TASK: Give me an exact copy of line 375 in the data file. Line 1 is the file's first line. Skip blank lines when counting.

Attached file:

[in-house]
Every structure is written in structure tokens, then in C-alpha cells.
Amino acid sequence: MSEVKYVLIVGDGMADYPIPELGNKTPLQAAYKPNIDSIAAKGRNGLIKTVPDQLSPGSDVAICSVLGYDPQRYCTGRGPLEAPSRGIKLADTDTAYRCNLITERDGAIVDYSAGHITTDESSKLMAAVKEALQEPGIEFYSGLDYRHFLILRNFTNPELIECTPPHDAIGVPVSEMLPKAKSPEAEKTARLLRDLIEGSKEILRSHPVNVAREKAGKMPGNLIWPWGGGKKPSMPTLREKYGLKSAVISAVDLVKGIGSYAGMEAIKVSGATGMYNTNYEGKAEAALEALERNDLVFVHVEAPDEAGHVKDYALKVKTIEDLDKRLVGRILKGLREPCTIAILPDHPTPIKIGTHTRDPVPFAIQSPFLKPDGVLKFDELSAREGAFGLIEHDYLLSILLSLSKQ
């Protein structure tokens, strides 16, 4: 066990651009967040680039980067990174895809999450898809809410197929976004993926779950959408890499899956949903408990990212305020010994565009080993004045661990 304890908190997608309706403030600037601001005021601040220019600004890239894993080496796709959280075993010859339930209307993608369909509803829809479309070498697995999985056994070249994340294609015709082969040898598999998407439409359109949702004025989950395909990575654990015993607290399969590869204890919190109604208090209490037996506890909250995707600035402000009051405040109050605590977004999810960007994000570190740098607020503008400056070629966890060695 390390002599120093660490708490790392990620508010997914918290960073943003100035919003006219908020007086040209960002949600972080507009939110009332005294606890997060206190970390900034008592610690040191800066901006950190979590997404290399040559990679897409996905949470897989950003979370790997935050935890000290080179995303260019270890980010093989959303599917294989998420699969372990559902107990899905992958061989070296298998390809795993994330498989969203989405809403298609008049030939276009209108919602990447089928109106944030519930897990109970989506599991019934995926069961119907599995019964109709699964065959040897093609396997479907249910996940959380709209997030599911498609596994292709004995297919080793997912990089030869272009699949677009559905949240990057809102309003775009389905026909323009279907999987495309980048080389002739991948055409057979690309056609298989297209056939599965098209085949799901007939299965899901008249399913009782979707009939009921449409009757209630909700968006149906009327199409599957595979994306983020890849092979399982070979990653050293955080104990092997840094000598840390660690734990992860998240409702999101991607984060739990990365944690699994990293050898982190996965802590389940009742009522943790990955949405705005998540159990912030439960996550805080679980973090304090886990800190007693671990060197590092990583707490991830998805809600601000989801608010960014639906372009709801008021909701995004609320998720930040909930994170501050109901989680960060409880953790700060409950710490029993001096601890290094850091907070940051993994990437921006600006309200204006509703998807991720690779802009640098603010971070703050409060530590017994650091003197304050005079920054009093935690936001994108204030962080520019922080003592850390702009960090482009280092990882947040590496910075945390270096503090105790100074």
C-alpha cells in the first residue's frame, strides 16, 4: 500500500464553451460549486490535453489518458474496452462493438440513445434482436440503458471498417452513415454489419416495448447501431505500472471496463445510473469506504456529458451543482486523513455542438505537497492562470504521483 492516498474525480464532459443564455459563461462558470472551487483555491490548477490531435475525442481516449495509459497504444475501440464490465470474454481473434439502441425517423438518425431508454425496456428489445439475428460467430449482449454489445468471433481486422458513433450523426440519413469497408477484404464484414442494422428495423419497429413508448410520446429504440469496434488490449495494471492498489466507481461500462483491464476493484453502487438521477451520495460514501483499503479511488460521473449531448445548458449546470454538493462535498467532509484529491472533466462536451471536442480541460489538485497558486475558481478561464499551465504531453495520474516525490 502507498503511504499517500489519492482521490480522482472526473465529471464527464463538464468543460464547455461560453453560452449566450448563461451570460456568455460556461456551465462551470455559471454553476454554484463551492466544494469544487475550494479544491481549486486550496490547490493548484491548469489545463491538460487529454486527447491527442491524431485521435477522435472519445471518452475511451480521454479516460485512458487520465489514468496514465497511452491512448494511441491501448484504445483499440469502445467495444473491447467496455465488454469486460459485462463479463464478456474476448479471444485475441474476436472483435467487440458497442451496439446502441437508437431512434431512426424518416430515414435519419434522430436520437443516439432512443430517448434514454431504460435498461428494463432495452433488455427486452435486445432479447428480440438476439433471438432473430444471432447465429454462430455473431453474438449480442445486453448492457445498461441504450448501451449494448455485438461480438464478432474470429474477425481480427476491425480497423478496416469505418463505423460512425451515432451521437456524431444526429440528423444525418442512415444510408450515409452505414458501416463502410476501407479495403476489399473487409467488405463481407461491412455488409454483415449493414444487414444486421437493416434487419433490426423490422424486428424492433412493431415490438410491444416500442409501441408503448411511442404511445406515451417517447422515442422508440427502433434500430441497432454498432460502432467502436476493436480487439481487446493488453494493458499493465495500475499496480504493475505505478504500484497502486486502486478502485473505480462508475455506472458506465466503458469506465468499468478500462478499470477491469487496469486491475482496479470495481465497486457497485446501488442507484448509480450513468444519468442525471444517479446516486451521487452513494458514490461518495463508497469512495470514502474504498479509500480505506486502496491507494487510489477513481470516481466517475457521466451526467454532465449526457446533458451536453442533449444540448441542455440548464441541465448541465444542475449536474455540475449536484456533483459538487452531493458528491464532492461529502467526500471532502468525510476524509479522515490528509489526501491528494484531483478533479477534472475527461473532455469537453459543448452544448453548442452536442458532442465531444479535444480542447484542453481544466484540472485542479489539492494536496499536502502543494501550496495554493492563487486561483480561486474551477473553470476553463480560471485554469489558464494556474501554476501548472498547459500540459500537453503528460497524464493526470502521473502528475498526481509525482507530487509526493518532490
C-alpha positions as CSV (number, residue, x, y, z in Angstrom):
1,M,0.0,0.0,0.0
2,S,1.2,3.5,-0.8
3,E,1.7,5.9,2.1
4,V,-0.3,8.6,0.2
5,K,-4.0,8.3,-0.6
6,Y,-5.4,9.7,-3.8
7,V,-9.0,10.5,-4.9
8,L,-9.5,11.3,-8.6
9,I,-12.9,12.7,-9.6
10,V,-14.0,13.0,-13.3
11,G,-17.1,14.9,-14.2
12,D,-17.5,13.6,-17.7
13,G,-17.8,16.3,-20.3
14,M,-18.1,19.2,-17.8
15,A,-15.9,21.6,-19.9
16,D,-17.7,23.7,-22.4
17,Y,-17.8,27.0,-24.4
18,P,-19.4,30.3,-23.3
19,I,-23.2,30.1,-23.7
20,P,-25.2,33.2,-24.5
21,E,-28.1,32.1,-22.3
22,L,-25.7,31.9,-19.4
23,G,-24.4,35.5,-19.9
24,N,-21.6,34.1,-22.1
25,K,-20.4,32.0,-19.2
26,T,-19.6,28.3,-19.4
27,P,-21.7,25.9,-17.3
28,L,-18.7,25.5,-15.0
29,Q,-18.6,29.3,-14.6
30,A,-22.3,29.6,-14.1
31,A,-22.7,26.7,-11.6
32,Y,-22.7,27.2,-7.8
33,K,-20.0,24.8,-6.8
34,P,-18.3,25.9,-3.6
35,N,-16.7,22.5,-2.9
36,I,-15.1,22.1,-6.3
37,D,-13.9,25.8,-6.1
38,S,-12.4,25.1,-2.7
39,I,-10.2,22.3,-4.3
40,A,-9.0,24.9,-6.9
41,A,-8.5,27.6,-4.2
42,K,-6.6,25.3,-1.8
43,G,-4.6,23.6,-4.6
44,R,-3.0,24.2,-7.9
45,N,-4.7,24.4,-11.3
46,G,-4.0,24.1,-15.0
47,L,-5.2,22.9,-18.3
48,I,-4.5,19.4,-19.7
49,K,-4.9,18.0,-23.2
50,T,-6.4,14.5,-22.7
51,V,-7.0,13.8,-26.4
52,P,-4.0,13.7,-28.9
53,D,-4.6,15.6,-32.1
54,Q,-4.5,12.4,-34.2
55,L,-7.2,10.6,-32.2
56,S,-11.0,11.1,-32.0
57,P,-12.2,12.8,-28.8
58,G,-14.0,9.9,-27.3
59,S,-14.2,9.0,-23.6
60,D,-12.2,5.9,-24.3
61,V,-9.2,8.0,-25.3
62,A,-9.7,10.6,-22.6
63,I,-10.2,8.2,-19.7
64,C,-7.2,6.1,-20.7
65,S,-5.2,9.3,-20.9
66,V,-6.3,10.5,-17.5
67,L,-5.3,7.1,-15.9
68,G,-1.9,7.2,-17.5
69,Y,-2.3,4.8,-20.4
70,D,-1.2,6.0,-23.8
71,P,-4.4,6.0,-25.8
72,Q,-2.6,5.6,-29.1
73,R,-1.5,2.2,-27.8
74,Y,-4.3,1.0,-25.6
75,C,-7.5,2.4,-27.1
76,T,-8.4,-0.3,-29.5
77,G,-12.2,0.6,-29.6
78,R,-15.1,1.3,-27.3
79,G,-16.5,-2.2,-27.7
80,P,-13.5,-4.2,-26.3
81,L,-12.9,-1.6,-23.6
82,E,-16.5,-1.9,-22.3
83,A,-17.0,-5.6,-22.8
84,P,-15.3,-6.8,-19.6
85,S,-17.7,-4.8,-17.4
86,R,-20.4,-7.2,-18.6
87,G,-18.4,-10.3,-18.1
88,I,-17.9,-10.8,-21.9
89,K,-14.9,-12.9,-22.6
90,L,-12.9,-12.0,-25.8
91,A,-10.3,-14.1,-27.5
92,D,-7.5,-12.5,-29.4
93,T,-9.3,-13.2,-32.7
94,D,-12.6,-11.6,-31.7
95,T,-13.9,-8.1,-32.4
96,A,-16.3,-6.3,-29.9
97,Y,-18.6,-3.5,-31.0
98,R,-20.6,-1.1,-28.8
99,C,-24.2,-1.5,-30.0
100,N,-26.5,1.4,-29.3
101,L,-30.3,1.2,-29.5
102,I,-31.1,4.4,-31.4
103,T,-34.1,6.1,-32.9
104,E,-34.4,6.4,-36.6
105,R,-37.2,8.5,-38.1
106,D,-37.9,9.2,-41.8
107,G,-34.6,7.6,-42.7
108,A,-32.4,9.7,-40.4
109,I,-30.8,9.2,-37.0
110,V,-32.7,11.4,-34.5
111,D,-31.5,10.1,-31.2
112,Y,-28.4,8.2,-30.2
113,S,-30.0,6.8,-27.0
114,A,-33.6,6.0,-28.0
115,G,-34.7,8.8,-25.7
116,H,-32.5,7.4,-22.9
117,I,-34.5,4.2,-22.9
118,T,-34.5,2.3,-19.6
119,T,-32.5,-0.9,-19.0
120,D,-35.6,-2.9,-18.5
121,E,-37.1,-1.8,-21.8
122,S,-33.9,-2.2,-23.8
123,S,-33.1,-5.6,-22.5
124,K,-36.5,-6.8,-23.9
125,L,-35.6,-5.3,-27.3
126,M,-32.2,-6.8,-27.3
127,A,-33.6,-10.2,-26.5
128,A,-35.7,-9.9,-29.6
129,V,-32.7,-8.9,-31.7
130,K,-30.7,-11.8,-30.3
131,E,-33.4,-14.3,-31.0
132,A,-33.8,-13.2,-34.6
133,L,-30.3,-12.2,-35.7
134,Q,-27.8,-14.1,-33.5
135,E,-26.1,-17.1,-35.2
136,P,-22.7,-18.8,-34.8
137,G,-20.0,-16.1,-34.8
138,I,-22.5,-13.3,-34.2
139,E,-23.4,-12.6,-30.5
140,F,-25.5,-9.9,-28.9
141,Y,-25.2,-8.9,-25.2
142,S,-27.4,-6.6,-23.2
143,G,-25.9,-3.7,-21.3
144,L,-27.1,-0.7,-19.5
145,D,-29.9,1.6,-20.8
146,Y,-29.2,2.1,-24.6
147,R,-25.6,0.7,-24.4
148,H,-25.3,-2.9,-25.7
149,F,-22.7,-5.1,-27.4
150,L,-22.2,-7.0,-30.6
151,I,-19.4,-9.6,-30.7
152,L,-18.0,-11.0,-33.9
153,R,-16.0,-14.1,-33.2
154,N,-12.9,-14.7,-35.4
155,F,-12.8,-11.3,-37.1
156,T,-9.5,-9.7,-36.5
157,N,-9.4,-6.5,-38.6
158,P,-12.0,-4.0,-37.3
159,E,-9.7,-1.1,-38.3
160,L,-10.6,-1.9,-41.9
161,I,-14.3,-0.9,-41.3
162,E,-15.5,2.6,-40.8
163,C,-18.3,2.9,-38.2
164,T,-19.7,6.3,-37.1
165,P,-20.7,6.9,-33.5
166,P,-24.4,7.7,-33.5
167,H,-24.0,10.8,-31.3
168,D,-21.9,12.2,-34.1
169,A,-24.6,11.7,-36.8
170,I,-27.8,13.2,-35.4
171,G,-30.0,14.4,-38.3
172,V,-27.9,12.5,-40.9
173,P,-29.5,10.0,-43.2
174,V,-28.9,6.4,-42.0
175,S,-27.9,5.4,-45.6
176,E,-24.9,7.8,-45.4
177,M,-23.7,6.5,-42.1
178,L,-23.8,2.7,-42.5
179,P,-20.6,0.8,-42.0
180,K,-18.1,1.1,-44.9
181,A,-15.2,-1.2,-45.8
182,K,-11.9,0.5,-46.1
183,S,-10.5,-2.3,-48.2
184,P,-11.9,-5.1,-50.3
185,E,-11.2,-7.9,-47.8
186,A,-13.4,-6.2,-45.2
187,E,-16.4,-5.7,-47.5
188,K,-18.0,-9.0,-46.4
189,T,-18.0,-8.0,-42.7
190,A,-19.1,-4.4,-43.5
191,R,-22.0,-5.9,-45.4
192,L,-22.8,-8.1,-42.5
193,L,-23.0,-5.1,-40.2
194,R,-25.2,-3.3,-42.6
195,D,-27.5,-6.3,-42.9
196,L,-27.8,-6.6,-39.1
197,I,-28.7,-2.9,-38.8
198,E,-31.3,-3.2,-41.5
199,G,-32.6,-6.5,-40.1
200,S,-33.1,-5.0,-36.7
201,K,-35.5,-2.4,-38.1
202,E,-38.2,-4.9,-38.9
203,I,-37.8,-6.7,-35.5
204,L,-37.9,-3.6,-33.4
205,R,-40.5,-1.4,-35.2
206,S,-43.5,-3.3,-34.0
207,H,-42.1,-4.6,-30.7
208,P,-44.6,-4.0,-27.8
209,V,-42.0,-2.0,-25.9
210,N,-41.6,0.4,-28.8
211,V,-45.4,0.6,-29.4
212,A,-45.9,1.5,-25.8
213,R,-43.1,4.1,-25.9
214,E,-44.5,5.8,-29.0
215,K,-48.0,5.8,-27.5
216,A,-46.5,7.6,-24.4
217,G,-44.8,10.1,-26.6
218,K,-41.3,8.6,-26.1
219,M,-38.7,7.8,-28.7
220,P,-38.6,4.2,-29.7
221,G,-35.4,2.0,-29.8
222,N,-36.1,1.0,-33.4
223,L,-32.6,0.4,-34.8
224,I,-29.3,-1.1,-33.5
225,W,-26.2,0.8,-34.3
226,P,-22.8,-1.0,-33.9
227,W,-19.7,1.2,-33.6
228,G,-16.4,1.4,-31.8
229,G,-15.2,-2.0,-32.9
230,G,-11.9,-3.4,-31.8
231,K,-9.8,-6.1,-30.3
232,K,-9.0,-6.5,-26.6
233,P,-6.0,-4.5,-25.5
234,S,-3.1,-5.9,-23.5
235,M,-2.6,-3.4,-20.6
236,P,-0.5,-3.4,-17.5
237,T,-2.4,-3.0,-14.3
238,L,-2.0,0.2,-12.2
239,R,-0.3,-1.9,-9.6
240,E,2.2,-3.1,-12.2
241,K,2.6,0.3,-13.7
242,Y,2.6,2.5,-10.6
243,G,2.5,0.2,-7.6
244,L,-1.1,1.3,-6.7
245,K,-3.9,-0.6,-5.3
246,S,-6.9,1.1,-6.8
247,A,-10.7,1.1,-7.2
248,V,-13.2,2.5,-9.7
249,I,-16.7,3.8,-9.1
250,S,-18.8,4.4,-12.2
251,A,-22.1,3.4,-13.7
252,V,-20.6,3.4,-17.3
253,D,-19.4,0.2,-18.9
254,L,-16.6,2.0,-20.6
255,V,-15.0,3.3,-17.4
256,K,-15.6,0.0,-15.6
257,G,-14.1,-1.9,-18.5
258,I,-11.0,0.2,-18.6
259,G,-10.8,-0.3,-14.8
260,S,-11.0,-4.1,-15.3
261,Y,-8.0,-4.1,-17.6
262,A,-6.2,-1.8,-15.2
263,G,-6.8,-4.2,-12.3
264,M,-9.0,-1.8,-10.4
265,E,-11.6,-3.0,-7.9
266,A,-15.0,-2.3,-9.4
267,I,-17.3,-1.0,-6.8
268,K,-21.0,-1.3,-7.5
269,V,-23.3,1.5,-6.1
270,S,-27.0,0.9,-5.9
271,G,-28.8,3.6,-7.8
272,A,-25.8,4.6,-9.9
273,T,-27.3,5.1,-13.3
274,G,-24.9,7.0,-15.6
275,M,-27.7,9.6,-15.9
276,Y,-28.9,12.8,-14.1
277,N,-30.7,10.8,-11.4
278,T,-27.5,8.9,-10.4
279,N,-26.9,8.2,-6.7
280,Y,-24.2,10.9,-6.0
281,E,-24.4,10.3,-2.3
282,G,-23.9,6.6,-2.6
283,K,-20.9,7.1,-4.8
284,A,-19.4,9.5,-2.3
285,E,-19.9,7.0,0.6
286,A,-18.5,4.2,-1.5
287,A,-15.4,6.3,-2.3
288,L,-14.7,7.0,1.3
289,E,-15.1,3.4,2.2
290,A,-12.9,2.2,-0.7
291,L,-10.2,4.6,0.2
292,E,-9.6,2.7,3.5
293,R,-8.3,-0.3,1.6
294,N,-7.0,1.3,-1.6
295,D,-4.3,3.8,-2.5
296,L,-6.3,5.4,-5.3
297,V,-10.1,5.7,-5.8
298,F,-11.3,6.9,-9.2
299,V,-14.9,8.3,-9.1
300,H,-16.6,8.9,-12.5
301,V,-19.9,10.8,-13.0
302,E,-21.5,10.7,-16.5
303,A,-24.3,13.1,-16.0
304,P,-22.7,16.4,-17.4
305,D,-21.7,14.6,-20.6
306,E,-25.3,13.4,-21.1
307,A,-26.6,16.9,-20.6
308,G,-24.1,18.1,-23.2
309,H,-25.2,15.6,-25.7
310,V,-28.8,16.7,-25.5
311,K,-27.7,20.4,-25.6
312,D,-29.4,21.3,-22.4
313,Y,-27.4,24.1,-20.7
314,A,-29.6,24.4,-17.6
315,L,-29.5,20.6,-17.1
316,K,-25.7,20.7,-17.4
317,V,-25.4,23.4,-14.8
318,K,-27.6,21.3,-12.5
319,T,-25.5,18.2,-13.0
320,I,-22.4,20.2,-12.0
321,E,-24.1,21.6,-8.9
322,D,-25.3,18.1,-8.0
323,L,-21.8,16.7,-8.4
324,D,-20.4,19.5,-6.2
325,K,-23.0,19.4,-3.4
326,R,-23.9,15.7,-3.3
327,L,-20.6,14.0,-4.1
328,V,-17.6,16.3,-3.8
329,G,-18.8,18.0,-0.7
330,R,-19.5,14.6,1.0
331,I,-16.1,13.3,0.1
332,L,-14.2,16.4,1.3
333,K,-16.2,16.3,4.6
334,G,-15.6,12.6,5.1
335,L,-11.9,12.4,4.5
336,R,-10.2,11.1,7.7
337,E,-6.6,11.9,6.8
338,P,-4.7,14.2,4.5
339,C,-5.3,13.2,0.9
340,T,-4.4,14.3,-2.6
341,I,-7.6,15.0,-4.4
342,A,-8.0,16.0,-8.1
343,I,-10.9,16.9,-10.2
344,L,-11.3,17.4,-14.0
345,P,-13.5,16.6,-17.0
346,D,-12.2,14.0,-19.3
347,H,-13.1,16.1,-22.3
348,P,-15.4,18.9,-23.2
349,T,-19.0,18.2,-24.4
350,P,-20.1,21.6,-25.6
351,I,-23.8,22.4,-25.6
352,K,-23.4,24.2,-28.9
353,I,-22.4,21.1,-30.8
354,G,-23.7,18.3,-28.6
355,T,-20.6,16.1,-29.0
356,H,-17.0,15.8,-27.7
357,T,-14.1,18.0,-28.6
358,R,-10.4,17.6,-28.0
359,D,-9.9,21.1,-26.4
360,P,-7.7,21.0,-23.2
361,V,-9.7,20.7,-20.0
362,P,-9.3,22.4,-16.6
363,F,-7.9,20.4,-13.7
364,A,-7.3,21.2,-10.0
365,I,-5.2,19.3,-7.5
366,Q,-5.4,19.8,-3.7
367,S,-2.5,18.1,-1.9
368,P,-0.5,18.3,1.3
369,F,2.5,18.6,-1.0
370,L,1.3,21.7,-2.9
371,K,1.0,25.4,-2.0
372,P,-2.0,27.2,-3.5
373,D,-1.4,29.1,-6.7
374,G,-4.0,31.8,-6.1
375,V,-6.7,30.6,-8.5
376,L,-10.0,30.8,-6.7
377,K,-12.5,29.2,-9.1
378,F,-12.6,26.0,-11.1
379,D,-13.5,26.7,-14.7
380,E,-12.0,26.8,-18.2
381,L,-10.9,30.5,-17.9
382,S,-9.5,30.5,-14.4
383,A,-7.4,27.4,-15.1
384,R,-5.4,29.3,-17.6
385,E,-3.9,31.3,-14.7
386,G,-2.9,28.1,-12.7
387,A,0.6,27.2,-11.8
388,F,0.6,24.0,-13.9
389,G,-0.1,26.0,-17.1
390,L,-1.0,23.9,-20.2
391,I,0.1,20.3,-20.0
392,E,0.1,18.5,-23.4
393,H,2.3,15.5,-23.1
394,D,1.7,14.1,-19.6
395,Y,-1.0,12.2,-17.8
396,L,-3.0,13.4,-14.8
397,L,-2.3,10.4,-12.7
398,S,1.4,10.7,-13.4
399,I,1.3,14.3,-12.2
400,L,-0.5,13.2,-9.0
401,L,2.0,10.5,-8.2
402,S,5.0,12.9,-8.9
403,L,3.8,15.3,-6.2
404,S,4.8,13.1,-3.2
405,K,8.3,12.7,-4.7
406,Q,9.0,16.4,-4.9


369,F,2.5,18.6,-1.0